MUSIC / Classical education lives: Michael White joins amateur and professional musicians at Dartington Summer School

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The Independent Culture
SUNDAY MORNING on the lawn at Dartington, and its serenely medieval precincts have erupted into pandemonium. An English middle-class interpretation of a body market. Several hundred people, classified and badged according to their musical potential, are on offer. They are lawyers, doctors, civil servants in real life, but for the next week they are 'Cello, Intermediate, Romantic' or 'Viola, Moderate, Baroque': enthusiastic amateur musicians taking time off from reality in one of music's more extraordinary phenomena, the Dartington International Summer School.

Sunday is Day One of its weekly cycle of events: the morning of the bartering of talents into instant chamber groups; the time of crisis when you do or don't track down a pianist for the Trout Quintet you've come to Dartington to perform; the moment when the notice-board turns white with scraps of paper saying 'Baroque bassoonist, Tuesday' or 'Does anyone play Bartok?'

Meanwhile, along the lawn sits Emma Kirkby - star soprano of the Early Music circuit - supervising a creche of Early Music children who belong to the singers, dancers, players and composers who are the professional input of the school. For the moment the professionals are self-contained. But 24 hours on, the civil-servant cellists will know all the children's names; the Medici Quartet will be showing off more than their string technique in the swimming pool; and the ambition of Dartington will be realised, with amateurs, professionals and music students joining into a shared community you don't associate with a world where the amateur's role is normally to sit still and applaud at the end.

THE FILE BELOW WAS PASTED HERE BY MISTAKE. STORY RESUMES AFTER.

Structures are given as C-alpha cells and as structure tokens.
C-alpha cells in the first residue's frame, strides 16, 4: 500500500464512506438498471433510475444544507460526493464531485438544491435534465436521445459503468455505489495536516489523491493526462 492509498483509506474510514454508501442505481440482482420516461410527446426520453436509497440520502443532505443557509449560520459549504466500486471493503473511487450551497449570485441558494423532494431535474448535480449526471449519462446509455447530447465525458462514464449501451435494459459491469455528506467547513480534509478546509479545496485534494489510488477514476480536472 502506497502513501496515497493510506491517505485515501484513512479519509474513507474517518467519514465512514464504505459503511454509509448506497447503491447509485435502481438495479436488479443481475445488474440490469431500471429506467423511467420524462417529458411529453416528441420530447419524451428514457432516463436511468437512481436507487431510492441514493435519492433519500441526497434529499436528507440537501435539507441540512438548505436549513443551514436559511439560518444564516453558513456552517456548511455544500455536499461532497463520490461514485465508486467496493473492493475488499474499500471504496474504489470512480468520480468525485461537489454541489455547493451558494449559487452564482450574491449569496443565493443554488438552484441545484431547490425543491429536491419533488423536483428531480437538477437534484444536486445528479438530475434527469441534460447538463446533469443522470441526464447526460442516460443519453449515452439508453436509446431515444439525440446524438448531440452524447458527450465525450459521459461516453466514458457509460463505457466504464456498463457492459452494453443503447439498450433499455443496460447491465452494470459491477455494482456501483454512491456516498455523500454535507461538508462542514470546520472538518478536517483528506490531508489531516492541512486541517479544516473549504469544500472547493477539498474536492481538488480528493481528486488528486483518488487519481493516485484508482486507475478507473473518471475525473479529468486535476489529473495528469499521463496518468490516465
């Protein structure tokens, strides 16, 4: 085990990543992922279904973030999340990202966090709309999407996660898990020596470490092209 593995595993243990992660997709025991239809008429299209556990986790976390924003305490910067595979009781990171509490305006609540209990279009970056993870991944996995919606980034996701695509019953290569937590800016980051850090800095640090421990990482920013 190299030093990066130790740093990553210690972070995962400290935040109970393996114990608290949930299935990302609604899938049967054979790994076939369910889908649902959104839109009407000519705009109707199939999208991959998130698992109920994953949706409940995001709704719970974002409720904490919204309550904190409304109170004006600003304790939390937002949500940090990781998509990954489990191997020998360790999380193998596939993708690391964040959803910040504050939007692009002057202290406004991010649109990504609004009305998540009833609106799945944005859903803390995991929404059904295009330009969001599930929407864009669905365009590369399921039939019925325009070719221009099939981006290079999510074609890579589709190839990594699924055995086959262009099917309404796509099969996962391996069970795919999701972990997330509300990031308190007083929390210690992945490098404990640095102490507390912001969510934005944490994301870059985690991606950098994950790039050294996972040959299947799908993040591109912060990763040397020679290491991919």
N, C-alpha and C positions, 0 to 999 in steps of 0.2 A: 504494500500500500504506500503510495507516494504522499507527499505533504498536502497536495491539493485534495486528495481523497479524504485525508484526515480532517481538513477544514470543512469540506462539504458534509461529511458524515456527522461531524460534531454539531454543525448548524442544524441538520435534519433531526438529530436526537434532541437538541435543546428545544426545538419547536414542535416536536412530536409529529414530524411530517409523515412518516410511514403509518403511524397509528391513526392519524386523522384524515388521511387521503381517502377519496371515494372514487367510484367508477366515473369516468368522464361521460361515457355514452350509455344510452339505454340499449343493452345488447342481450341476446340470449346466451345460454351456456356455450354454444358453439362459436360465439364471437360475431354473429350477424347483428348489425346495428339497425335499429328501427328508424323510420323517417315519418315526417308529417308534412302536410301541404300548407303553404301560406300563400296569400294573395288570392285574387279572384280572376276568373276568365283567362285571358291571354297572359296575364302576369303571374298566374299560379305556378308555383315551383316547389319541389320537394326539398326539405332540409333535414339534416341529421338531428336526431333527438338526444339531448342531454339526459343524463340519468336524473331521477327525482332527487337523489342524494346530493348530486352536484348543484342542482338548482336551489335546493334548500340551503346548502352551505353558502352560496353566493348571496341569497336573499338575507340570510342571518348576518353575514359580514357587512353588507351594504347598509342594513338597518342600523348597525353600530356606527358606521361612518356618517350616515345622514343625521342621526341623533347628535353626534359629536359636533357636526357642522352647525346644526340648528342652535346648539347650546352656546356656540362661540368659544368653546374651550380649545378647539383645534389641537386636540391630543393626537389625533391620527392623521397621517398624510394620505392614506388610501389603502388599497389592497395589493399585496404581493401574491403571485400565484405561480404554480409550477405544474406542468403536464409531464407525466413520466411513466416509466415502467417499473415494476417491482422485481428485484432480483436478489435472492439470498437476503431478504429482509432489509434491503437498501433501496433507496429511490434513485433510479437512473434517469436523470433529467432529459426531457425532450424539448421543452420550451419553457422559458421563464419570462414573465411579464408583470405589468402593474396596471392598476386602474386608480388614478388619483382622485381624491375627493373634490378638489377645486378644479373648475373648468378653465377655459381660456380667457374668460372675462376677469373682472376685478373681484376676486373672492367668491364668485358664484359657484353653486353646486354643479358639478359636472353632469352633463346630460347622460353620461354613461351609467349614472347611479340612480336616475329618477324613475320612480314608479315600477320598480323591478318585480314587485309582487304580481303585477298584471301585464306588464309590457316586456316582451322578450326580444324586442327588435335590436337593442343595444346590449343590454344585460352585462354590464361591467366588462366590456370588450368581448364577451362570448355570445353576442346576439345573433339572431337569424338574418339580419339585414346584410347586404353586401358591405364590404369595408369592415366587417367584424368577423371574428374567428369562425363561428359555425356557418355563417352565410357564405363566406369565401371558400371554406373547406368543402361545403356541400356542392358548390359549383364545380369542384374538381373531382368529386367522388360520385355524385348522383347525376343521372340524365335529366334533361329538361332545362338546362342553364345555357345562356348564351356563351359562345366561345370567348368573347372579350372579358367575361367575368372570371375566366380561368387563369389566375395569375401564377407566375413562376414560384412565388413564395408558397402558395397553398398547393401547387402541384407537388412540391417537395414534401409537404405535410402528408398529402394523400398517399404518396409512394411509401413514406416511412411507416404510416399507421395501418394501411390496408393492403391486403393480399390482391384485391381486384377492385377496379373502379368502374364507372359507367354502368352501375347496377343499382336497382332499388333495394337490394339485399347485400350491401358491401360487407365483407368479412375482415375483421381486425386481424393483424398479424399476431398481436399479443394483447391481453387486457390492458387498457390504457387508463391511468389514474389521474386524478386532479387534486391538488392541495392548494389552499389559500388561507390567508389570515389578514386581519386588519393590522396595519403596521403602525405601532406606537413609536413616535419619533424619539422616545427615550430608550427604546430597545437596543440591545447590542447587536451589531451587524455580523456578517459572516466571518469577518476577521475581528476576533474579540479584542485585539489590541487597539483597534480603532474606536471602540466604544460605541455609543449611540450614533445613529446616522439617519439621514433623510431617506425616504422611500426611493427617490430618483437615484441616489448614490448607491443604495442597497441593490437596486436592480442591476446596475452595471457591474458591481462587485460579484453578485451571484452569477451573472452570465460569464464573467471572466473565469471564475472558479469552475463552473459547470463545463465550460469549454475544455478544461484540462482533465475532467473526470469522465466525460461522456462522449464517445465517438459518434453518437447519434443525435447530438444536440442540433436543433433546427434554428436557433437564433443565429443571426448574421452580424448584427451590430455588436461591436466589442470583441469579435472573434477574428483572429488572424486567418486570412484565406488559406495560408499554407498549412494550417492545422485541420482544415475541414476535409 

At one level, Dartington is Butlins with culture: a participatory festival where, once you've paid the entrance fee, the rides - a frantic schedule of masterclasses, workshops, writing courses, madrigals, and the presiding institution of the Summer School Choir - are free. But it also has a seriousness of purpose that dates back to the 1920s when a married couple called the Elmhirsts - he an English gentleman, she an American heiress - bought Dartington Hall with its South Devon estate and established an experiment in rural living.

The objective was enlightened feudalism: a community whose interests would embrace progressive education, arts and crafts, and be supported by the land and local industries. For more than half a century this vision of Utopia endured, only to crumble in the 1980s when the industries were sold off and the school collapsed. But there is no denying the influence that Dartington exerted on English cultural life.

The Elmhirsts' patronage was princely; and it drew to Dartington a princely gathering of painters, craftsmen, writers and musicians. Half an hour in the Dartington archive reveals, before you reach the letter C, a file of correspondence from Benjamin Britten thanking the Elmhirsts for their cheques, and another from the American composer Marc Blitzstein. By the time you reach S for Bernard Shaw and Stravinsky, you begin to wonder who didn't enjoy the Elmhirsts' hospitality in those years.

The Summer School is now the main surviving remnant of the Dartington ideal, although it actually began at Bryanston, and moved to Dartington in 1953. William Glock was its director, and in his hands it became a receiving house for the great and the good of European music: the spearhead of an attack on English provincialism which he carried over to the BBC as its director of music. It was said that Broadcasting House was the 'winter HQ' of Dartington; and that was partly true - to the distress of conservative musicians who saw Glock as an apostle of the avant-garde. In fact his regime at Dartington was quite balanced. It welcomed the lions of new music; but remained a home for classic chamber repertory, and attracted its greatest exponents: the Amadeus Quartet, Pierre Fournier, Dietrich Fischer-Dieskau.